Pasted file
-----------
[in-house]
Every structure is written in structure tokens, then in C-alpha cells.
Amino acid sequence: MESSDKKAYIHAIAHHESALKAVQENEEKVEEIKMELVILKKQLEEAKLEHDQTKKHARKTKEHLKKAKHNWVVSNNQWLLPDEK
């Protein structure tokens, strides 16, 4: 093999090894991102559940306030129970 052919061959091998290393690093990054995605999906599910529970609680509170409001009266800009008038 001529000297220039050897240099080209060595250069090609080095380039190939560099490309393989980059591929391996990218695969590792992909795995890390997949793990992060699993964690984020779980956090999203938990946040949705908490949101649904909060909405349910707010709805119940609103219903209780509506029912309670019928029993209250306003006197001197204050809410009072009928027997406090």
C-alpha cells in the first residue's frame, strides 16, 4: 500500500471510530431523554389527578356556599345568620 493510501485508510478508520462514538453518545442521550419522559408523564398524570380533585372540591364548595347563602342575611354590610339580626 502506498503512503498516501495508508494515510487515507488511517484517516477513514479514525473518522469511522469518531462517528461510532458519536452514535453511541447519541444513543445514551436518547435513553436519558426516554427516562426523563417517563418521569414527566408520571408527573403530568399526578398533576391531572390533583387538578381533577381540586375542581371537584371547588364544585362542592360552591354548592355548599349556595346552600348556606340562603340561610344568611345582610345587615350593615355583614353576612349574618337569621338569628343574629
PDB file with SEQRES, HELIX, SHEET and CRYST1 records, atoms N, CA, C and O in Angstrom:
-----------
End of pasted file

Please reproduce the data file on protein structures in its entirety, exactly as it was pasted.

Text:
[in-house]
Every structure is written in structure tokens, then in C-alpha cells.
Amino acid sequence: MESSDKKAYIHAIAHHESALKAVQENEEKVEEIKMELVILKKQLEEAKLEHDQTKKHARKTKEHLKKAKHNWVVSNNQWLLPDEK
């Protein structure tokens, strides 16, 4: 093999090894991102559940306030129970 052919061959091998290393690093990054995605999906599910529970609680509170409001009266800009008038 001529000297220039050897240099080209060595250069090609080095380039190939560099490309393989980059591929391996990218695969590792992909795995890390997949793990992060699993964690984020779980956090999203938990946040949705908490949101649904909060909405349910707010709805119940609103219903209780509506029912309670019928029993209250306003006197001197204050809410009072009928027997406090």
C-alpha cells in the first residue's frame, strides 16, 4: 500500500471510530431523554389527578356556599345568620 493510501485508510478508520462514538453518545442521550419522559408523564398524570380533585372540591364548595347563602342575611354590610339580626 502506498503512503498516501495508508494515510487515507488511517484517516477513514479514525473518522469511522469518531462517528461510532458519536452514535453511541447519541444513543445514551436518547435513553436519558426516554427516562426523563417517563418521569414527566408520571408527573403530568399526578398533576391531572390533583387538578381533577381540586375542581371537584371547588364544585362542592360552591354548592355548599349556595346552600348556606340562603340561610344568611345582610345587615350593615355583614353576612349574618337569621338569628343574629
PDB file with SEQRES, HELIX, SHEET and CRYST1 records, atoms N, CA, C and O in Angstrom: